Yup, that's right. I. Am. Done. I finally had my last chemo treatment this morning. Now I just have one more appointment with my oncologist and I can receive a clean bill of health.
I know I should be excited, so forgive me if I don't sound like it at all. Believe me, I am celebrating on the inside. The me on the inside is doing a cute little happy dance as I type this. Right now though, I just feel tired. Of course, I have chemo-induced fatigue to thank for that.
Prior to today, I had thought that this last session would end in excitement. I had hoped to leave the infusion room with a huge smile on my face and plans to celebrate with a huge pizza and a beer. (After all, I haven't had any alcohol since Thanksgiving.) The reality was, I was still way too tired to do anything but stay in bed - not to mention the fact that I'm still not allowed to drink any alcohol for another six weeks.
As for the chemo session itself, I slept right though it, like I had done the last few times. Both my mom and Lucas were there with me the whole time, and I can imagine how boring it must have been for them to just sit there and watch me sleep. My nurse, Joy, only woke me up when it was time to remove my PICC line. It didn't hurt when I had my last one removed, but I had been afraid that it would hurt this time because my arm was more swollen and scabby. But nope, I didn't feel a thing. One, because she pulled it out faster than I could notice, and two, I was way too groggy to care.
I remember when I wrote my last LWC post, Even the Small Victories Count, how positive I was. I remember writing that getting through each week was a victory, how enjoying my weeks off was a victory, and how being able to eat a pulled pork sandwich without throwing up was a victory. Looking back now, I realize my ideas of "victory" were a little - I don't want to say selfish - but maybe superficial is the right word. After all, I am extremely lucky. Hodgkin's Lymphoma has over a 90% survival rate...and here I am, perfectly healthy apart from fatigue. Some people aren't so lucky. There are some people, younger than I am, who have had to deal with much worse things. And sadly, not everyone is as lucky as I am. Three days ago, I attended the memorial service of a classmate I've known since fifth grade, who was diagnosed with another type of cancer. He passed away at the age of 21. I know that people even younger than that die everyday, but frankly, 21 is still way too young.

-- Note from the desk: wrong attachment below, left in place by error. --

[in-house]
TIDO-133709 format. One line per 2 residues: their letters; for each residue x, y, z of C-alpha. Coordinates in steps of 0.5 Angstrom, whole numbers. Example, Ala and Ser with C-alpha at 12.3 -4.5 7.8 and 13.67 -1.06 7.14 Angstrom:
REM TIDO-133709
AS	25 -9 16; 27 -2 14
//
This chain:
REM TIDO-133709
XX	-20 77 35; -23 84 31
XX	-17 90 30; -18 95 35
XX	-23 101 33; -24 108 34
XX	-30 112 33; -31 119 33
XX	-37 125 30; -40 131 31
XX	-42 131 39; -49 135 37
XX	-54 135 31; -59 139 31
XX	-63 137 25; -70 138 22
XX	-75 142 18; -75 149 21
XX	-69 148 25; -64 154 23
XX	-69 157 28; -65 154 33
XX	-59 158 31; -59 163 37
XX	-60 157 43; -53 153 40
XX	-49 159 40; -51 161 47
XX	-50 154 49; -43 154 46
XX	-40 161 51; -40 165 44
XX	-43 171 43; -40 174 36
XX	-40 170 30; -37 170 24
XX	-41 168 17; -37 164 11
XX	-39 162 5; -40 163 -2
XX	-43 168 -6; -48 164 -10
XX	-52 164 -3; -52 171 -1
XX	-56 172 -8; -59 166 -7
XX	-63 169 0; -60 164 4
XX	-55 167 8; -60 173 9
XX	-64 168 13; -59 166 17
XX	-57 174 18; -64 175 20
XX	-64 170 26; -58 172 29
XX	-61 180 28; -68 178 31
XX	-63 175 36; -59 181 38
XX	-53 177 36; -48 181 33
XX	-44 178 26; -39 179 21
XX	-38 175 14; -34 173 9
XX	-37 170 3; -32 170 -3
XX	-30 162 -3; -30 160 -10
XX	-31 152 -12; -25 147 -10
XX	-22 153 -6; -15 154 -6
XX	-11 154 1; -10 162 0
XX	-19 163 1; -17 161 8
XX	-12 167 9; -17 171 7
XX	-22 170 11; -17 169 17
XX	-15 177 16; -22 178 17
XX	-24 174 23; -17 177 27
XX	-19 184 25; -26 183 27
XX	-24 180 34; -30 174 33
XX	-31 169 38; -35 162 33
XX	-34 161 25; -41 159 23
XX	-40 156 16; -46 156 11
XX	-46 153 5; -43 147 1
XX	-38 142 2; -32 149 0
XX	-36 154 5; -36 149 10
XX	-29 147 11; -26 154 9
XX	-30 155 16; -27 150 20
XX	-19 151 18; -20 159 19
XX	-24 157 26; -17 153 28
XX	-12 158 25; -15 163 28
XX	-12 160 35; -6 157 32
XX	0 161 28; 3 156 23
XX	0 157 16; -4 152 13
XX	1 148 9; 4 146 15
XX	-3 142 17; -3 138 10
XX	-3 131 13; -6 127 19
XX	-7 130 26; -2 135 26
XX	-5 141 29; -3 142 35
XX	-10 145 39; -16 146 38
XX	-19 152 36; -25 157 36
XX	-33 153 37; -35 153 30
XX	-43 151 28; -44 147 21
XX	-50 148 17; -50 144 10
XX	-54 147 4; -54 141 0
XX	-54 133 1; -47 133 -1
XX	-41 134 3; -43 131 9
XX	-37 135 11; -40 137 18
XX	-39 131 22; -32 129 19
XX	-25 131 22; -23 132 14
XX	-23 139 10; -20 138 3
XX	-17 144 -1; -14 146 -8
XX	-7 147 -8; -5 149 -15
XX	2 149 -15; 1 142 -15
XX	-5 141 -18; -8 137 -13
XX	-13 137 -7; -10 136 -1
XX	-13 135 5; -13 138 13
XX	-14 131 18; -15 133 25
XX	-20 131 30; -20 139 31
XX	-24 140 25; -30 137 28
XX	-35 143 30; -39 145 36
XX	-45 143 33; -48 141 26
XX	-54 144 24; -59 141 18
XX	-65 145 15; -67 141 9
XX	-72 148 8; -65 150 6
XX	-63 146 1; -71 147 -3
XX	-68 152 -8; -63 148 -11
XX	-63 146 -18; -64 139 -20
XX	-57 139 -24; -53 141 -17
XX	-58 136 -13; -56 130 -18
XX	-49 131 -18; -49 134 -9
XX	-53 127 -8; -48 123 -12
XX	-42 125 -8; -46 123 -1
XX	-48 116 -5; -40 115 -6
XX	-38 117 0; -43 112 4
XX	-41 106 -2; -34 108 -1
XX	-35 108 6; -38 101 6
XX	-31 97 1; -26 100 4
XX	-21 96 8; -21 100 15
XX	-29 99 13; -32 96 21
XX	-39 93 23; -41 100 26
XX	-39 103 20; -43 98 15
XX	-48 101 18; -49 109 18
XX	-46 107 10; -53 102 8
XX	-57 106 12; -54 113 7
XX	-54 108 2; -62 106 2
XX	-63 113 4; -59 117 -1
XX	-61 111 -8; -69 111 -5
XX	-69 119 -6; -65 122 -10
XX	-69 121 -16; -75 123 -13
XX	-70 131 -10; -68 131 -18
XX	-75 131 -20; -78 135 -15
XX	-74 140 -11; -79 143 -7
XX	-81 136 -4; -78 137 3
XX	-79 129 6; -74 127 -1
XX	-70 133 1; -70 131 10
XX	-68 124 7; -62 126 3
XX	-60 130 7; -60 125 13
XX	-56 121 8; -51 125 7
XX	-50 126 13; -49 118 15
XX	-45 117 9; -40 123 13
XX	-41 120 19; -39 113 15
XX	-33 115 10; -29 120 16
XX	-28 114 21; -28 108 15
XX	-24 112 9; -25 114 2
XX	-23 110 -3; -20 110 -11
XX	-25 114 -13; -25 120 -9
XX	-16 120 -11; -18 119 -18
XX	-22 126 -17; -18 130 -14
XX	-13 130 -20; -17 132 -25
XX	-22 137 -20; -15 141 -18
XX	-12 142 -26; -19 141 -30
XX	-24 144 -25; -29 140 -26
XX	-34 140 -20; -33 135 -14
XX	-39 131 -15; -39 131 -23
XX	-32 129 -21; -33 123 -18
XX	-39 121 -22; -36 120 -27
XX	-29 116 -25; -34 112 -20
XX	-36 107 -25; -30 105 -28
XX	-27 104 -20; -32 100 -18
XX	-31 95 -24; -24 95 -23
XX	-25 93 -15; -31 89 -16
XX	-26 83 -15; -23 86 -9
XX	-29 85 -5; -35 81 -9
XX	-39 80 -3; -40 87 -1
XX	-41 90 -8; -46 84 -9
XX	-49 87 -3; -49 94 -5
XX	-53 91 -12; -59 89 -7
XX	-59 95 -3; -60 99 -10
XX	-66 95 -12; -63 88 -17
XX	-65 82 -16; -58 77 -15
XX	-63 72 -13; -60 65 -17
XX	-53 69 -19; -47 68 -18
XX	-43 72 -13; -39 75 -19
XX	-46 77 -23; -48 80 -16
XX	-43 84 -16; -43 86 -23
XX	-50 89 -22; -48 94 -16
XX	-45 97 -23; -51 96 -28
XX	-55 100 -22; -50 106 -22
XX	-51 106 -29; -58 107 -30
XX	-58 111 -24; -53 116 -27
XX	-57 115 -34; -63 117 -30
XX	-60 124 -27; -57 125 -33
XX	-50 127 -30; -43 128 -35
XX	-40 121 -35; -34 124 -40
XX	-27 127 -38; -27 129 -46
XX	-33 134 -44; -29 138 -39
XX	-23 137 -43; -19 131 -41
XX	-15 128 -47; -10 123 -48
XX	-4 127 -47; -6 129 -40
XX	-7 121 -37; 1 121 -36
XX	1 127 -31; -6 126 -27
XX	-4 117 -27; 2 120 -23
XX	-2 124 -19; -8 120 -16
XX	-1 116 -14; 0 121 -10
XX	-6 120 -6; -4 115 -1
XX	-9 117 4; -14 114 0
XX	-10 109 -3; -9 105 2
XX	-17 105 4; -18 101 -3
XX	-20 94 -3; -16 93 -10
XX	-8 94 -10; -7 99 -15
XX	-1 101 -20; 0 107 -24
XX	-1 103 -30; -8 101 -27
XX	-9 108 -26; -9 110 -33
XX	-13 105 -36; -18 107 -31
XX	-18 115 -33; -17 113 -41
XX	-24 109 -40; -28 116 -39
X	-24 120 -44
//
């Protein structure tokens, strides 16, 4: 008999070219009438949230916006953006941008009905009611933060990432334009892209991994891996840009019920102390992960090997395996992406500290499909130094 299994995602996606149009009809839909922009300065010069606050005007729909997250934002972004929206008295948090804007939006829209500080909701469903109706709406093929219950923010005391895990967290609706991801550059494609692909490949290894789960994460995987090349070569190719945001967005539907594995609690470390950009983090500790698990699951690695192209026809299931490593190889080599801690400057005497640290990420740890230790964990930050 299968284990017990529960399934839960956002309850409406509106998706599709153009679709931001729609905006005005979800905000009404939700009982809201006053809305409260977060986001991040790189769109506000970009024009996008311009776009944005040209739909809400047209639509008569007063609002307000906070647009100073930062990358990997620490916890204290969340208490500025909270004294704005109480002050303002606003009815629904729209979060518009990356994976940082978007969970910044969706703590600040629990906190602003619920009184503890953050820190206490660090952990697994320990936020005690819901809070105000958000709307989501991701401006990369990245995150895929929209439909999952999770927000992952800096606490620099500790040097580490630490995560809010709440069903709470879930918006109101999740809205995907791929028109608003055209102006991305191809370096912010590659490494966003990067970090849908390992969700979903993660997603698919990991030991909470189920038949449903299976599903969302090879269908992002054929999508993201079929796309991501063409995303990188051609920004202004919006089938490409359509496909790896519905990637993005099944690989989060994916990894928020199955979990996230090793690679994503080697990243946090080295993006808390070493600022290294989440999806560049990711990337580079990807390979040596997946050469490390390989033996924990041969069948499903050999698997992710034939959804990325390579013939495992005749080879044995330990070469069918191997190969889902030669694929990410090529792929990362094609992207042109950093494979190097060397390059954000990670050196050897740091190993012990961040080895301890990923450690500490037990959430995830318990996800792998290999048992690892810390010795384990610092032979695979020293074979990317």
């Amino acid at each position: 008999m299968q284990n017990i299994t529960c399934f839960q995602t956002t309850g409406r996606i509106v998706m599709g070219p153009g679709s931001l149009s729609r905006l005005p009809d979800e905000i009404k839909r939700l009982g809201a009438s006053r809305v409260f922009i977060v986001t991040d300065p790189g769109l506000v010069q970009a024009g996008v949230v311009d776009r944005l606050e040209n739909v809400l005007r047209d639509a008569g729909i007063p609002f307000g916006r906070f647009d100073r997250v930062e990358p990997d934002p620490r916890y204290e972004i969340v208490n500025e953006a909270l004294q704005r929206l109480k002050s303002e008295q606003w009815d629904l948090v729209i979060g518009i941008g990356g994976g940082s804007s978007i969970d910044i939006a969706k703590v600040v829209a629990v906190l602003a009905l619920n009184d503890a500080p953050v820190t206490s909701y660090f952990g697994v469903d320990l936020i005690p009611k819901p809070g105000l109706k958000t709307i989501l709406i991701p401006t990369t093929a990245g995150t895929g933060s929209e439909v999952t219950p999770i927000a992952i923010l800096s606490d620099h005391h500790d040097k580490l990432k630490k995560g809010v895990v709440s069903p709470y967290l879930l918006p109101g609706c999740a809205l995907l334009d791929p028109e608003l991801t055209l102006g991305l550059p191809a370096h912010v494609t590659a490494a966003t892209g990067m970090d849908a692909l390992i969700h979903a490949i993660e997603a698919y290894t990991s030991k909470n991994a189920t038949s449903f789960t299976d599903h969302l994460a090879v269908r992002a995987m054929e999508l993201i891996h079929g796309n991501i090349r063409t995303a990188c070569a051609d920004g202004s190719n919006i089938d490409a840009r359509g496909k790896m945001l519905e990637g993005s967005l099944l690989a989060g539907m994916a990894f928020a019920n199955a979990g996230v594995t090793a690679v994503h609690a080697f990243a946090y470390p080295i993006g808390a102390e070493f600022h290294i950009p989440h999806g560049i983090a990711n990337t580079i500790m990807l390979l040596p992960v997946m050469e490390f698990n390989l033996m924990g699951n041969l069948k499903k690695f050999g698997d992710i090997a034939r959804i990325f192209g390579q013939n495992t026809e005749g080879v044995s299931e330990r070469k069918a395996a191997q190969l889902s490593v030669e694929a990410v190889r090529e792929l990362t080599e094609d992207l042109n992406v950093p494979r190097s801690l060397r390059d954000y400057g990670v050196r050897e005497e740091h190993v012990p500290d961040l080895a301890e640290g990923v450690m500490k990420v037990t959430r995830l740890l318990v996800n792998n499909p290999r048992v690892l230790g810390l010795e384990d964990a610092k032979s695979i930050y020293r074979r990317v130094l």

If you had asked me several months ago what I expected to learn from this experience once I finished chemo, I regrettably would have focused on my appearance. I probably would have said something like, "I want to show people that I can look fabulous even while going through chemo." And I'll admit it, I was proud to run into people - new friends and old - who would tell me that I have perfect hair and that I must spend forever making the strands fall into place. Let's face it though, kicking cancer's ass is about so much more than deceiving people, making them believe you're healthy when you're really not. If you had asked me in the beginning what I expected to learn from this experience, I probably would have said something bitter like, "Having cancer sucks. And I could have learned that without getting it myself." Fortunately, I have a lot more insight about it now. As cliché as this may sound, what I learned is that the most important thing is to have hope and surround yourself with people who love and care about you. Whether you're religious or not, hope truly is a powerful thing. To anyone who is reading this who might still be going through treatment, remember, you are more beautiful than you realize. Hope is more beautiful than any vintage dress or wig you can put on.
|[image source: printfection.com]|